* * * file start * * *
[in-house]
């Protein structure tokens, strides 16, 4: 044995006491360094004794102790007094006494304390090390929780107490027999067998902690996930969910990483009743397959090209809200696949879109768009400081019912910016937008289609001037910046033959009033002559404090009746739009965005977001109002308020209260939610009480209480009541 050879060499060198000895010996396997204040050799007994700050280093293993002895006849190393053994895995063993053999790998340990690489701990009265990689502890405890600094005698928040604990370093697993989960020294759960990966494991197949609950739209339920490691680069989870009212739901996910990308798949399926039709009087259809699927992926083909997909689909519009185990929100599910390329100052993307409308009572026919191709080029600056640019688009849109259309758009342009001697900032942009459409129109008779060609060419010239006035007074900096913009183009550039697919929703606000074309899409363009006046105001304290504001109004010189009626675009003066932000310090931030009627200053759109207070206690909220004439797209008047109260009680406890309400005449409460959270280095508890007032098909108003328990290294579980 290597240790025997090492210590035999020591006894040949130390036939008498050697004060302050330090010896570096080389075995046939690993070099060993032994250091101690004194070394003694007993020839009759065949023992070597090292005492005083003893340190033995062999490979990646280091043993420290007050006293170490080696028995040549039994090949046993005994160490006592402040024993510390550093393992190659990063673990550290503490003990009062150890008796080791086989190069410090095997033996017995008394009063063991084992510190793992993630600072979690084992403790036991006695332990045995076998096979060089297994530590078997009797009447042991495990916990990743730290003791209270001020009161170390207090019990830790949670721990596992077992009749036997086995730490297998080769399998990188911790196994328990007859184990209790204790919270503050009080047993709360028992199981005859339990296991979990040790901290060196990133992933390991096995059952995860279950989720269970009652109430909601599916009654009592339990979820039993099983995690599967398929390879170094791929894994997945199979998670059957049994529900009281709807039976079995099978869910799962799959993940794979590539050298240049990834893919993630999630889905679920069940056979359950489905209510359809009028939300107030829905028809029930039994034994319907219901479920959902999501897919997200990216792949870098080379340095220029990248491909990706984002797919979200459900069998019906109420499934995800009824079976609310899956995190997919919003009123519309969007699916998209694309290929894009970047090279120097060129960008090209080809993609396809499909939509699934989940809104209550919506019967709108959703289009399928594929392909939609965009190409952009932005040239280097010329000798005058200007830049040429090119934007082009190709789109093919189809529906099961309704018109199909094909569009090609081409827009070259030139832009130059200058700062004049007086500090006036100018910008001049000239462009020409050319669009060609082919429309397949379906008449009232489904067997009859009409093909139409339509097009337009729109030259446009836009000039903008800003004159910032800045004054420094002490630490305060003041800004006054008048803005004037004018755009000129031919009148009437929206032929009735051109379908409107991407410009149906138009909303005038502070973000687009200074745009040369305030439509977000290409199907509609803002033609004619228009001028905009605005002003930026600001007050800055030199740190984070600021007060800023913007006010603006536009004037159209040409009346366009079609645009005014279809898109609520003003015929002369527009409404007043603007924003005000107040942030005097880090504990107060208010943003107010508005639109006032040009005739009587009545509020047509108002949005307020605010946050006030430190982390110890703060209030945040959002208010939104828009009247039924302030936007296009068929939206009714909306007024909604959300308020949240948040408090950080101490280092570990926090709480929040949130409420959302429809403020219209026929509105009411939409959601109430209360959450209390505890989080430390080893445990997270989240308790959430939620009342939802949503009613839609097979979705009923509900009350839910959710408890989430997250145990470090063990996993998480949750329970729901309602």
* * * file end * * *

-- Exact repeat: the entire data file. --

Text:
[in-house]
């Protein structure tokens, strides 16, 4: 044995006491360094004794102790007094006494304390090390929780107490027999067998902690996930969910990483009743397959090209809200696949879109768009400081019912910016937008289609001037910046033959009033002559404090009746739009965005977001109002308020209260939610009480209480009541 050879060499060198000895010996396997204040050799007994700050280093293993002895006849190393053994895995063993053999790998340990690489701990009265990689502890405890600094005698928040604990370093697993989960020294759960990966494991197949609950739209339920490691680069989870009212739901996910990308798949399926039709009087259809699927992926083909997909689909519009185990929100599910390329100052993307409308009572026919191709080029600056640019688009849109259309758009342009001697900032942009459409129109008779060609060419010239006035007074900096913009183009550039697919929703606000074309899409363009006046105001304290504001109004010189009626675009003066932000310090931030009627200053759109207070206690909220004439797209008047109260009680406890309400005449409460959270280095508890007032098909108003328990290294579980 290597240790025997090492210590035999020591006894040949130390036939008498050697004060302050330090010896570096080389075995046939690993070099060993032994250091101690004194070394003694007993020839009759065949023992070597090292005492005083003893340190033995062999490979990646280091043993420290007050006293170490080696028995040549039994090949046993005994160490006592402040024993510390550093393992190659990063673990550290503490003990009062150890008796080791086989190069410090095997033996017995008394009063063991084992510190793992993630600072979690084992403790036991006695332990045995076998096979060089297994530590078997009797009447042991495990916990990743730290003791209270001020009161170390207090019990830790949670721990596992077992009749036997086995730490297998080769399998990188911790196994328990007859184990209790204790919270503050009080047993709360028992199981005859339990296991979990040790901290060196990133992933390991096995059952995860279950989720269970009652109430909601599916009654009592339990979820039993099983995690599967398929390879170094791929894994997945199979998670059957049994529900009281709807039976079995099978869910799962799959993940794979590539050298240049990834893919993630999630889905679920069940056979359950489905209510359809009028939300107030829905028809029930039994034994319907219901479920959902999501897919997200990216792949870098080379340095220029990248491909990706984002797919979200459900069998019906109420499934995800009824079976609310899956995190997919919003009123519309969007699916998209694309290929894009970047090279120097060129960008090209080809993609396809499909939509699934989940809104209550919506019967709108959703289009399928594929392909939609965009190409952009932005040239280097010329000798005058200007830049040429090119934007082009190709789109093919189809529906099961309704018109199909094909569009090609081409827009070259030139832009130059200058700062004049007086500090006036100018910008001049000239462009020409050319669009060609082919429309397949379906008449009232489904067997009859009409093909139409339509097009337009729109030259446009836009000039903008800003004159910032800045004054420094002490630490305060003041800004006054008048803005004037004018755009000129031919009148009437929206032929009735051109379908409107991407410009149906138009909303005038502070973000687009200074745009040369305030439509977000290409199907509609803002033609004619228009001028905009605005002003930026600001007050800055030199740190984070600021007060800023913007006010603006536009004037159209040409009346366009079609645009005014279809898109609520003003015929002369527009409404007043603007924003005000107040942030005097880090504990107060208010943003107010508005639109006032040009005739009587009545509020047509108002949005307020605010946050006030430190982390110890703060209030945040959002208010939104828009009247039924302030936007296009068929939206009714909306007024909604959300308020949240948040408090950080101490280092570990926090709480929040949130409420959302429809403020219209026929509105009411939409959601109430209360959450209390505890989080430390080893445990997270989240308790959430939620009342939802949503009613839609097979979705009923509900009350839910959710408890989430997250145990470090063990996993998480949750329970729901309602």